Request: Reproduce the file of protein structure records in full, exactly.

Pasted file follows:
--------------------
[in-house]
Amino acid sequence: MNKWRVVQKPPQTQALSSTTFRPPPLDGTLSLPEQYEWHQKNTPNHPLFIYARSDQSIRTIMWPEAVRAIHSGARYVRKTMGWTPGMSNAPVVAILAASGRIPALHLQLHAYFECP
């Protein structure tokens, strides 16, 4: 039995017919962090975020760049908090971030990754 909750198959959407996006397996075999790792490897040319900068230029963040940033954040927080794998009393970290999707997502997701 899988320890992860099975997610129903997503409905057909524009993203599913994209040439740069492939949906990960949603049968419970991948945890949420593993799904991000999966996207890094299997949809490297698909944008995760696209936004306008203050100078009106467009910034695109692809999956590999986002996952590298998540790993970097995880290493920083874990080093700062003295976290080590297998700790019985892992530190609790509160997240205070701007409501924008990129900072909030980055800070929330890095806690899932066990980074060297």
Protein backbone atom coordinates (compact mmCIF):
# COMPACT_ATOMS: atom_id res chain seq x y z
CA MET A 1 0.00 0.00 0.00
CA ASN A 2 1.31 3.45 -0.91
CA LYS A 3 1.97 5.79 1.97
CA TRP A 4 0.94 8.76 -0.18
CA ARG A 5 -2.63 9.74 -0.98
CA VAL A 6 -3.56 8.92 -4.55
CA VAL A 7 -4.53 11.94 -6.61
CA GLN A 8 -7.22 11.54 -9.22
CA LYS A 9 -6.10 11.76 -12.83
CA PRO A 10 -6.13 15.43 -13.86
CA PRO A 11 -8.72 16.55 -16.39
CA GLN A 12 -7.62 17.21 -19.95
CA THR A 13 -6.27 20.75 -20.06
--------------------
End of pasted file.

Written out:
[in-house]
Amino acid sequence: MNKWRVVQKPPQTQALSSTTFRPPPLDGTLSLPEQYEWHQKNTPNHPLFIYARSDQSIRTIMWPEAVRAIHSGARYVRKTMGWTPGMSNAPVVAILAASGRIPALHLQLHAYFECP
């Protein structure tokens, strides 16, 4: 039995017919962090975020760049908090971030990754 909750198959959407996006397996075999790792490897040319900068230029963040940033954040927080794998009393970290999707997502997701 899988320890992860099975997610129903997503409905057909524009993203599913994209040439740069492939949906990960949603049968419970991948945890949420593993799904991000999966996207890094299997949809490297698909944008995760696209936004306008203050100078009106467009910034695109692809999956590999986002996952590298998540790993970097995880290493920083874990080093700062003295976290080590297998700790019985892992530190609790509160997240205070701007409501924008990129900072909030980055800070929330890095806690899932066990980074060297």
Protein backbone atom coordinates (compact mmCIF):
# COMPACT_ATOMS: atom_id res chain seq x y z
CA MET A 1 0.00 0.00 0.00
CA ASN A 2 1.31 3.45 -0.91
CA LYS A 3 1.97 5.79 1.97
CA TRP A 4 0.94 8.76 -0.18
CA ARG A 5 -2.63 9.74 -0.98
CA VAL A 6 -3.56 8.92 -4.55
CA VAL A 7 -4.53 11.94 -6.61
CA GLN A 8 -7.22 11.54 -9.22
CA LYS A 9 -6.10 11.76 -12.83
CA PRO A 10 -6.13 15.43 -13.86
CA PRO A 11 -8.72 16.55 -16.39
CA GLN A 12 -7.62 17.21 -19.95
CA THR A 13 -6.27 20.75 -20.06